Electronics to wear

How wearables are conquering factories

So-called wearables are in high demand, whether for smart watches, fitness wristbands or data glasses. In the private sphere, these devices offer many ways of acquiring data. For example, distances covered, sleep patterns or body temperature can be checked. The technology also creates potential for use in companies, especially with regard to optimizing processes.

The term ‘wearable’ includes all electronic devices that are worn directly on the body. Strictly speaking, this already includes pacemakers and quartz watches. First and foremost, however, it is generally understood to mean devices that can be networked with each other and can be controlled via an app on a smartphone. The ability to connect to other technologies is thus a crucial function of a wearable.

Acquiring fitness data in the private sphere

Smart watches and fitness wristbands are especially fashionable in the private sphere. Their intelligent electronics can be used, for example, to determine the wearer’s running speed and location, or to measure their pulse and heart rate. They enable users to collect data and find out more about their own body, fitness and exercise habits. In serious cases, the devices also make an important contribution to preventing illness and providing early diagnoses.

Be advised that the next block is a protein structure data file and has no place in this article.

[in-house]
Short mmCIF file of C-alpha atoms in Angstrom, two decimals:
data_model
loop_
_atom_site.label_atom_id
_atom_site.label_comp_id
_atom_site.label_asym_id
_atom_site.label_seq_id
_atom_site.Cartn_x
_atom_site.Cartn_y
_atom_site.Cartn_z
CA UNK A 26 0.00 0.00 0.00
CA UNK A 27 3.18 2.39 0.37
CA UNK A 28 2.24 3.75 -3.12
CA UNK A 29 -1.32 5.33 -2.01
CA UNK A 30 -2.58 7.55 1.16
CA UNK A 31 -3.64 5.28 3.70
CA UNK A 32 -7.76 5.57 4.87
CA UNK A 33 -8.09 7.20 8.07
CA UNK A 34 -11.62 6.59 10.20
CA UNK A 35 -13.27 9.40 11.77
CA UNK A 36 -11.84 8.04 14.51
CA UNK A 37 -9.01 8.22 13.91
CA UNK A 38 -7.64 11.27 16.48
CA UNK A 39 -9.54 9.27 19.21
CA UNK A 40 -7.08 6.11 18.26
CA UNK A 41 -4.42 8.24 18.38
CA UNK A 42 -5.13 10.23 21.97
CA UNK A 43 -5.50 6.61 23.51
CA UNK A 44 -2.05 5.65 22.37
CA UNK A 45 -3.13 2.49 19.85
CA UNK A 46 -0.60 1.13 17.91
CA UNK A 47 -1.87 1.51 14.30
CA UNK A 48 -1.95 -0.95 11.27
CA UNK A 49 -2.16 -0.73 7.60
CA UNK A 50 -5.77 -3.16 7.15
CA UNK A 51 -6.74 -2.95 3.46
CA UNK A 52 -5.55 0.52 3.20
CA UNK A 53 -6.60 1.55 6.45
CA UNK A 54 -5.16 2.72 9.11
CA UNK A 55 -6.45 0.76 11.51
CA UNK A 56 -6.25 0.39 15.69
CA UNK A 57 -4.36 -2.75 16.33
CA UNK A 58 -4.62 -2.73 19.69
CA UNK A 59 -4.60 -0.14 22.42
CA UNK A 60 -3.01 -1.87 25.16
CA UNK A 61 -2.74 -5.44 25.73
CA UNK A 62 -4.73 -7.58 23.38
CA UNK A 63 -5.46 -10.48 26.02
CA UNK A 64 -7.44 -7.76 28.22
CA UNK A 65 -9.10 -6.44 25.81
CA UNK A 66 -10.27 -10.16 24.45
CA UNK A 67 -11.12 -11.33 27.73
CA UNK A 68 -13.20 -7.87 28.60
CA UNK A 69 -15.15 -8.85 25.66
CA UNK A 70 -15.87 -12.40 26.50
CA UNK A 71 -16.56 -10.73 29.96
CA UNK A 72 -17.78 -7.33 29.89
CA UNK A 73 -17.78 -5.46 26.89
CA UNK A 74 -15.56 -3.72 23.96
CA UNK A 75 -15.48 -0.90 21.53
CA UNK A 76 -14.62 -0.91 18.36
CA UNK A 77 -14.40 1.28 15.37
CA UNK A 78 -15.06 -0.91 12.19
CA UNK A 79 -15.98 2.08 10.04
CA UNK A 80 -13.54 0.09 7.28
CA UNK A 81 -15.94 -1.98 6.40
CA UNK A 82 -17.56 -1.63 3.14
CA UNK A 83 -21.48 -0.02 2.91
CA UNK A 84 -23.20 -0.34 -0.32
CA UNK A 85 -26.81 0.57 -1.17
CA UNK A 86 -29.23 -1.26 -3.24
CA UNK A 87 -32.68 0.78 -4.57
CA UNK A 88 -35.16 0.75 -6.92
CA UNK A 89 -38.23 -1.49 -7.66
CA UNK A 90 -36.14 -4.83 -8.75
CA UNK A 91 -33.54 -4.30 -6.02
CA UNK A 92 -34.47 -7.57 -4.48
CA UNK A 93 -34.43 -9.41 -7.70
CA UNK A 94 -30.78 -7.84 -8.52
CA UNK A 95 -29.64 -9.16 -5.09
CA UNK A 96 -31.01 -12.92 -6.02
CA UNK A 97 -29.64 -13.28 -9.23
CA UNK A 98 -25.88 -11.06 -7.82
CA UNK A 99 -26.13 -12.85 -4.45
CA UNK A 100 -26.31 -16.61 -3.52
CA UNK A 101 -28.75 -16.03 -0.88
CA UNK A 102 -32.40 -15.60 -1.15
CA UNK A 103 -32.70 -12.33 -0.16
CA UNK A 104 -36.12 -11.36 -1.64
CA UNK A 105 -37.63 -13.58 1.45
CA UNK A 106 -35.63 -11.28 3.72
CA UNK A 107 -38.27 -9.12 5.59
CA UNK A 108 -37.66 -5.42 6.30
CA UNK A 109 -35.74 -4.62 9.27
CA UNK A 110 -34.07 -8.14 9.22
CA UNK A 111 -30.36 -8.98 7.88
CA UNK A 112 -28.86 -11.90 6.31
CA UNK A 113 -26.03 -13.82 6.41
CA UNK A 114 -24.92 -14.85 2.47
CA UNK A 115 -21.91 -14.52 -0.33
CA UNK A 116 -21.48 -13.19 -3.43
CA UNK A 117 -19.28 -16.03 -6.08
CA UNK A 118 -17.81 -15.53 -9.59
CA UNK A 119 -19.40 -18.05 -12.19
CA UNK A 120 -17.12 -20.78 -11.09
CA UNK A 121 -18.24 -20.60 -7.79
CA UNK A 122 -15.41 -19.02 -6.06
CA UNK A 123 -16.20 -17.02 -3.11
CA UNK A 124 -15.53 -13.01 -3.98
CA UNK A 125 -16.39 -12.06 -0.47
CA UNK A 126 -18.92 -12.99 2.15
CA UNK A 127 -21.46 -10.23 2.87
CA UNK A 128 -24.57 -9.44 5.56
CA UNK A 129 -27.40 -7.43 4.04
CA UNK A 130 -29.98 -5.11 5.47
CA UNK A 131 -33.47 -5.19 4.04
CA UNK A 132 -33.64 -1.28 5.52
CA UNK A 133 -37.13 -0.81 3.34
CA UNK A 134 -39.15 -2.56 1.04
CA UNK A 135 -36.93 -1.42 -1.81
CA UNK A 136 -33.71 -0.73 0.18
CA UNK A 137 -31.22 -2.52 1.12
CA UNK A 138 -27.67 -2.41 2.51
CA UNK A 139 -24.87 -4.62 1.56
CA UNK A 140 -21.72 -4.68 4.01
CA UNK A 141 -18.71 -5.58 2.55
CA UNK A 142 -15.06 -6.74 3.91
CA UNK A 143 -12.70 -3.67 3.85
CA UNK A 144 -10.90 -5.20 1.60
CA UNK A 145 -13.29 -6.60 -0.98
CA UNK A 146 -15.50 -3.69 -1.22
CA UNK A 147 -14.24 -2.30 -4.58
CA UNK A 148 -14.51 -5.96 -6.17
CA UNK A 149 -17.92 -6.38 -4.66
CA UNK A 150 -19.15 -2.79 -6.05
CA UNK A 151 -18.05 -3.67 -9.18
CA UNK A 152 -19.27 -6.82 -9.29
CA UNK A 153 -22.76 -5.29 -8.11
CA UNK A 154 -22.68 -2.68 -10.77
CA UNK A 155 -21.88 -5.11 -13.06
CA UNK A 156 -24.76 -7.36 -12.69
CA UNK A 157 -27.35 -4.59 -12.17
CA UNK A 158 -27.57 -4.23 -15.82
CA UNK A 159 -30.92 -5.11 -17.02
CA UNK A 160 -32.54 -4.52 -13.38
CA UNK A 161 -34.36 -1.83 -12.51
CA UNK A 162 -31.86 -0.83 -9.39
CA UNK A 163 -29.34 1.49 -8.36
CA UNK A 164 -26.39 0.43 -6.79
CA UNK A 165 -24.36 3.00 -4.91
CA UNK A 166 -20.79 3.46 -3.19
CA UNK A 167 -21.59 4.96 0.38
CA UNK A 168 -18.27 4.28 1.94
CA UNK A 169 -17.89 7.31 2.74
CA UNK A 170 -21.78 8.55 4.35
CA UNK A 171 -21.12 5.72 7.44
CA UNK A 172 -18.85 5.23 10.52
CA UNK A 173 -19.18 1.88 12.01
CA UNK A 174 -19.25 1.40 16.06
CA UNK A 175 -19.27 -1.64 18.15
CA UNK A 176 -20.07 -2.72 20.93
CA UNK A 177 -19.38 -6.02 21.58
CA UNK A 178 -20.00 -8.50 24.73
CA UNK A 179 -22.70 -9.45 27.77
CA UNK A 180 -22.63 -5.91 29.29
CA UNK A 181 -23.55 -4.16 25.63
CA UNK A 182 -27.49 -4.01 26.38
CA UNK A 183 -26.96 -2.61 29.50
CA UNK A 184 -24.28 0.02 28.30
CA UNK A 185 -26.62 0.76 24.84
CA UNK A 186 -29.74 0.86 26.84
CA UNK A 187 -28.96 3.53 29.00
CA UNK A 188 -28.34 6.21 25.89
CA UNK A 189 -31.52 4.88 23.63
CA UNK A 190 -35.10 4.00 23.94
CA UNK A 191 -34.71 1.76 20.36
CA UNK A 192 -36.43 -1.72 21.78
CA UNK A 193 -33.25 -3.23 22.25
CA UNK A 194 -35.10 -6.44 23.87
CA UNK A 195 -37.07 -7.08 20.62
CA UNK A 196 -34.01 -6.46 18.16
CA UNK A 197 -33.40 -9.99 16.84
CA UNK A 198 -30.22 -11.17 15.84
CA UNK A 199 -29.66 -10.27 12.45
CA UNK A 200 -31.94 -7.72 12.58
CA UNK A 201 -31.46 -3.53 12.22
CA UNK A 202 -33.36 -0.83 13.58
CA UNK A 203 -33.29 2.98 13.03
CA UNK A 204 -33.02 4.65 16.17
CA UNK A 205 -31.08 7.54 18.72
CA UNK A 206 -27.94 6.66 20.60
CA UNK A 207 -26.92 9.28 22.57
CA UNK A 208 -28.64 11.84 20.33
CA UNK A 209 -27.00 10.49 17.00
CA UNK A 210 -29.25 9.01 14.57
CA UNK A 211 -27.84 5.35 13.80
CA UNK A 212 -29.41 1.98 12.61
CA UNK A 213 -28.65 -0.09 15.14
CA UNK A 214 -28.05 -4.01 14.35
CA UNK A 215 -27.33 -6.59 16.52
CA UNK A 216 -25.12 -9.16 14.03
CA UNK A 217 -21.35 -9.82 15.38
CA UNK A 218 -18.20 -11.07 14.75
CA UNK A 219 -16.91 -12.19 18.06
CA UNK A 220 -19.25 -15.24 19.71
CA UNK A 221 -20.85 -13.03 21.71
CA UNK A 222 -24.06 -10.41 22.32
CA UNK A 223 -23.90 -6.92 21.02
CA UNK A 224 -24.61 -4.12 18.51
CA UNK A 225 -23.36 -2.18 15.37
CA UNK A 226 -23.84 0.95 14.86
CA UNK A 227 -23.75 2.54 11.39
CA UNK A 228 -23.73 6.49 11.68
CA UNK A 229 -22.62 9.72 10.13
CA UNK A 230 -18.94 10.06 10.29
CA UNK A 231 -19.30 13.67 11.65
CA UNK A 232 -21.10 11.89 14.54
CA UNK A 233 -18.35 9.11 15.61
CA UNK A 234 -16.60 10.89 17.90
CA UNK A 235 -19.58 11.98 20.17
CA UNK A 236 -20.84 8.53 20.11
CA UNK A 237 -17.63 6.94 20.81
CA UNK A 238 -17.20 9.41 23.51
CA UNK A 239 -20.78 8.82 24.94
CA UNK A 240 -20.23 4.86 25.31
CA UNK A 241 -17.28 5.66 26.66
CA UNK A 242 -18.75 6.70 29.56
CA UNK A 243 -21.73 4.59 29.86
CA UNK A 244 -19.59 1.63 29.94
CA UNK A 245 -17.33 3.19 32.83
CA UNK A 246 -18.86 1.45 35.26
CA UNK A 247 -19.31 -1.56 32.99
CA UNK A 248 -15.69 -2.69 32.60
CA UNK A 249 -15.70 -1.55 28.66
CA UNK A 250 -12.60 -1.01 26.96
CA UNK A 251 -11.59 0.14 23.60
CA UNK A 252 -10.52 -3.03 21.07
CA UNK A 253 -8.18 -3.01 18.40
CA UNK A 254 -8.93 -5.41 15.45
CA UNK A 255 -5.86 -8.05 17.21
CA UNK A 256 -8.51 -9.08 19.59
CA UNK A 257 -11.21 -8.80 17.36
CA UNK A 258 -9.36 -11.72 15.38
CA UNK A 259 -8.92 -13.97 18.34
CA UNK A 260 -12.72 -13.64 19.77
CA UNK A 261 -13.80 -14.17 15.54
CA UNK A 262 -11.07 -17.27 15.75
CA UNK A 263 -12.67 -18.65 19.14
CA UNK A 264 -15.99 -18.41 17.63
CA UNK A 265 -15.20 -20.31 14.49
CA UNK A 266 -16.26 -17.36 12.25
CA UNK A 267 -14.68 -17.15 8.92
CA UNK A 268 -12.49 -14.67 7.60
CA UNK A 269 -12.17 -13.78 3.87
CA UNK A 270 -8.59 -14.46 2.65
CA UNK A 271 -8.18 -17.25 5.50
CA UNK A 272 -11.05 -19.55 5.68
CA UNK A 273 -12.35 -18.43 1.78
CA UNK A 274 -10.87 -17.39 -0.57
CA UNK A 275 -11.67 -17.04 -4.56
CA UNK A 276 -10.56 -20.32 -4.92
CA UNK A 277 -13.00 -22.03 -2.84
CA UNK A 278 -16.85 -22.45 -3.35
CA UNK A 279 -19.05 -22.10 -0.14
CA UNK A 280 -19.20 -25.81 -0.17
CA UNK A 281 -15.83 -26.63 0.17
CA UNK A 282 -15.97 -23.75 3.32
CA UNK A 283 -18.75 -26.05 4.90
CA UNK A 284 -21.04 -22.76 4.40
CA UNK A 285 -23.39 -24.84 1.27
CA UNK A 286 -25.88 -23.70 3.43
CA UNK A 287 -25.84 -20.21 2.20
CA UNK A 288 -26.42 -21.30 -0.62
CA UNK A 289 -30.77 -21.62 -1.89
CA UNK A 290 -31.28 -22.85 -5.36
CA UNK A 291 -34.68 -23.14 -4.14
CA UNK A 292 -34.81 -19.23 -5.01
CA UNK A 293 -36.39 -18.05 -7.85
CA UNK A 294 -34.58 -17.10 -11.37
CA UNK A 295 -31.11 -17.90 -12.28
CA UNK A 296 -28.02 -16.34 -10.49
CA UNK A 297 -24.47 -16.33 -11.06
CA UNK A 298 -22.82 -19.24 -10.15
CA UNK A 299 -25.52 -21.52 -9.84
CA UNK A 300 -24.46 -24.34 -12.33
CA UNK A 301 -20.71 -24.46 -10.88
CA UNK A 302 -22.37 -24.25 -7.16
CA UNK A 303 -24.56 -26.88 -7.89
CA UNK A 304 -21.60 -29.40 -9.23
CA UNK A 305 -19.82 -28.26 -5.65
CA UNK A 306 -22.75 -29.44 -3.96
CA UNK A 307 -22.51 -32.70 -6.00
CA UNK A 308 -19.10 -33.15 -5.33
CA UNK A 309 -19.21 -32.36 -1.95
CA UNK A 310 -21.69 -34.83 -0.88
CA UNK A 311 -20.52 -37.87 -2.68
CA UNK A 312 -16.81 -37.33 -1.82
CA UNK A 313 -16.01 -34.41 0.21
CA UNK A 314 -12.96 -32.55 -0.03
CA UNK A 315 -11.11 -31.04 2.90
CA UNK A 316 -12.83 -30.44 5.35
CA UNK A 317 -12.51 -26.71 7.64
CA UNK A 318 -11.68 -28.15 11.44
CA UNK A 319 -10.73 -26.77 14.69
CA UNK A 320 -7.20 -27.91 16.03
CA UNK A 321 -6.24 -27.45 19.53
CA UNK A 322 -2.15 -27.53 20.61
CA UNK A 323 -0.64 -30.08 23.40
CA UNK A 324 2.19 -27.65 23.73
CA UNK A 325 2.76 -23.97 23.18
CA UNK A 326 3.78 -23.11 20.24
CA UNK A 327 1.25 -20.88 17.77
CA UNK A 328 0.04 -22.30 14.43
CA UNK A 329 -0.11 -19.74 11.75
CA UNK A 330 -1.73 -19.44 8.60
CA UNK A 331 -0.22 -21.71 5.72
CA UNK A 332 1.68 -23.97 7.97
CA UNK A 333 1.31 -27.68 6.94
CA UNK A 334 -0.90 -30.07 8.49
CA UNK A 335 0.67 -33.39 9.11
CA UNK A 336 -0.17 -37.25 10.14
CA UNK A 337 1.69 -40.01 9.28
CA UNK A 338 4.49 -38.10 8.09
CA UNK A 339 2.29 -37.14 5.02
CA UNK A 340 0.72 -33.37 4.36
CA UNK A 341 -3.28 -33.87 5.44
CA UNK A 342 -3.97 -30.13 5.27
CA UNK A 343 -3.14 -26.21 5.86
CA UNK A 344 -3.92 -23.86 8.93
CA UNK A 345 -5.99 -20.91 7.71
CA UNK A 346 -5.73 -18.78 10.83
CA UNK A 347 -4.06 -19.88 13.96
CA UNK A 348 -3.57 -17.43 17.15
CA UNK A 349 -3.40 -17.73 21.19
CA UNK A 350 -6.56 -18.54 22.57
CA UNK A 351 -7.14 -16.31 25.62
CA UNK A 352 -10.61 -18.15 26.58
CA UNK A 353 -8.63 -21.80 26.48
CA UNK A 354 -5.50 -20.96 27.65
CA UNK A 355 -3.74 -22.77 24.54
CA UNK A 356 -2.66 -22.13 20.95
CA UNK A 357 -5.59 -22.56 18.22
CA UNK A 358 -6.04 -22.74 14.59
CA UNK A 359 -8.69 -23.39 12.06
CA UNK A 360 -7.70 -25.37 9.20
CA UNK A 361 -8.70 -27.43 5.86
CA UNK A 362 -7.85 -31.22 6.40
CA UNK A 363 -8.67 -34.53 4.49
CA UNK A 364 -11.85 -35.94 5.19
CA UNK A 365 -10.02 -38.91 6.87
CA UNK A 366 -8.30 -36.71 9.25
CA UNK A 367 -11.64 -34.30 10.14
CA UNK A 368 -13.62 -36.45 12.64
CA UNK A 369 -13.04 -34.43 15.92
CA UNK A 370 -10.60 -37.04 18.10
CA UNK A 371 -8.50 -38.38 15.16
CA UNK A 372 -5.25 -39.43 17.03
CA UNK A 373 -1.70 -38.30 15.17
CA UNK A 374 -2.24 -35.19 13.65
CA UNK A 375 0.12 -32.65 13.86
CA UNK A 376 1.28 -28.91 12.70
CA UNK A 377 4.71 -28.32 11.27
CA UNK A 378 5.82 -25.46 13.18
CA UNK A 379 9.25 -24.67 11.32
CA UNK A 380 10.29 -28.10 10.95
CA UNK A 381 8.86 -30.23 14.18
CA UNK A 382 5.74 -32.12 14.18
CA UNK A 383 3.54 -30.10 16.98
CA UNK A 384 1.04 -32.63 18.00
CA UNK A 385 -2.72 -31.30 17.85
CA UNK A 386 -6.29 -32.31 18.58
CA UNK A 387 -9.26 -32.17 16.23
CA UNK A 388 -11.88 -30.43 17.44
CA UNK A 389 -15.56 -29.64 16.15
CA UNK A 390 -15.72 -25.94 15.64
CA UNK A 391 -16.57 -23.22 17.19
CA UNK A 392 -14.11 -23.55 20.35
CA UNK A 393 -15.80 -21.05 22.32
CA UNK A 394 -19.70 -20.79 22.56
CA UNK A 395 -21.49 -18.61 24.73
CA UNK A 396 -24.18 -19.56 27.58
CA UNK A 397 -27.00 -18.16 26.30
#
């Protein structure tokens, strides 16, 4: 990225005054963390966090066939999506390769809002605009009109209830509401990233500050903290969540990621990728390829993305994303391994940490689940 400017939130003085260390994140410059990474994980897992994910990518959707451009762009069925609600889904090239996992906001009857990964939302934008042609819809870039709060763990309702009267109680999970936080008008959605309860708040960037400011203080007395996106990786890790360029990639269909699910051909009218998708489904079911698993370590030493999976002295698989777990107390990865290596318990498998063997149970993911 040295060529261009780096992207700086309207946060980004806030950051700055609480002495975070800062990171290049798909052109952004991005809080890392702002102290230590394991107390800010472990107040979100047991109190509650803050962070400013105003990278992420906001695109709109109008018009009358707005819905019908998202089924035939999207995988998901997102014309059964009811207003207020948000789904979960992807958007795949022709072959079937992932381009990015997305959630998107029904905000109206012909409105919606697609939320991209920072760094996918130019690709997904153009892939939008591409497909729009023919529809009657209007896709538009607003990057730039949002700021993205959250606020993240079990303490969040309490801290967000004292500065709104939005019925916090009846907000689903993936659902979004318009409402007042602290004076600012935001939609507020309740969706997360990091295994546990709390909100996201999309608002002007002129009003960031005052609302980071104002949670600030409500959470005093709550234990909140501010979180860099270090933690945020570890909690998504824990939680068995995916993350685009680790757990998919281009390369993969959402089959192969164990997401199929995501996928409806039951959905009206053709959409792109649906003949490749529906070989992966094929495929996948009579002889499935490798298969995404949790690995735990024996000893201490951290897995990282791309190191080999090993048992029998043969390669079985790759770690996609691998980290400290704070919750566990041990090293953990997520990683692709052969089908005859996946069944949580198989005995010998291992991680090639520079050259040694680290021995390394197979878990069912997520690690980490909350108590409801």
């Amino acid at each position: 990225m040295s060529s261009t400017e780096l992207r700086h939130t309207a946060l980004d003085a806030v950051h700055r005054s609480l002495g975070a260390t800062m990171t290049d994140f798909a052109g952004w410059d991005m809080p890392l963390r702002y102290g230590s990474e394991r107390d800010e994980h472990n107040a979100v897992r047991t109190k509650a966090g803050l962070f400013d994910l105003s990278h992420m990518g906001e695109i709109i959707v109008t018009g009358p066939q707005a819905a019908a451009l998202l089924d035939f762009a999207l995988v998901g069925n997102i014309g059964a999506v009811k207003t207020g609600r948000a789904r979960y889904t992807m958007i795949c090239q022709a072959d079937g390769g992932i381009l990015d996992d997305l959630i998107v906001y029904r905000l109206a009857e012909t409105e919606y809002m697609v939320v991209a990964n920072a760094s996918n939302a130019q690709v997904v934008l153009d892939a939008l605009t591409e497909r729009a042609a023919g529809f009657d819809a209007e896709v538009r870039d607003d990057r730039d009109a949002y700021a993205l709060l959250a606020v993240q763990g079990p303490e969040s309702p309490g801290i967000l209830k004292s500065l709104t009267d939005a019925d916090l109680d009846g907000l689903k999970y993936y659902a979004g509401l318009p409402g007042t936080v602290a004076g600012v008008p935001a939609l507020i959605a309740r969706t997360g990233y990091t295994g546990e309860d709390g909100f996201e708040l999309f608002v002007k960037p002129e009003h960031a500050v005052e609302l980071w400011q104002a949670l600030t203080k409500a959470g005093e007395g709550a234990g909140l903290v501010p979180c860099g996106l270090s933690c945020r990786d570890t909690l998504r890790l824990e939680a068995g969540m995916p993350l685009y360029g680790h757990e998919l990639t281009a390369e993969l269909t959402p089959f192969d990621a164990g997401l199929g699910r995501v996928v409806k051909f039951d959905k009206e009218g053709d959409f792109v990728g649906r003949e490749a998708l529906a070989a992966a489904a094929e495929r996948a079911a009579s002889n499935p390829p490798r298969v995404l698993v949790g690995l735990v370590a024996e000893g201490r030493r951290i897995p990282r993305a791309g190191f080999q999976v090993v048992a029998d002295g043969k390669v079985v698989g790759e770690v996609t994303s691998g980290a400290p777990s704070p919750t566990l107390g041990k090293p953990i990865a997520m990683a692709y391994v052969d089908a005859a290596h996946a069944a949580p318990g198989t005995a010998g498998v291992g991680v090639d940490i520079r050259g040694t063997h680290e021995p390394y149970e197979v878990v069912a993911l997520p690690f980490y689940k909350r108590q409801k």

Optimizing processes in companies

This new technology can also provide the professional environment with many benefits. In the medical profession, doctors are able to help each other during complicated operations by wearing data glasses.

In production and logistics, the intelligent glasses help with machine maintenance. They make employees aware of faulty procedures and give precise instructions on how to carry out repairs. They also document the work once it has been completed, so there no longer is a need to fill out forms.

Intelligent glove in action at Festo

Festo is already using wearables too. At the Scharnhausen Technology Plant, the tugger train drivers, who remove the finished products from the assembly work stations, scan the goods with the intelligent ‘ProGlove’.

This enables them to work much faster than if they had to use an additional handheld scanner. The working process is also more ergonomic as the workers have both hands free to lift crates.

The ProGlove is also expected to be used in other areas in the future, such as goods receiving or packaging.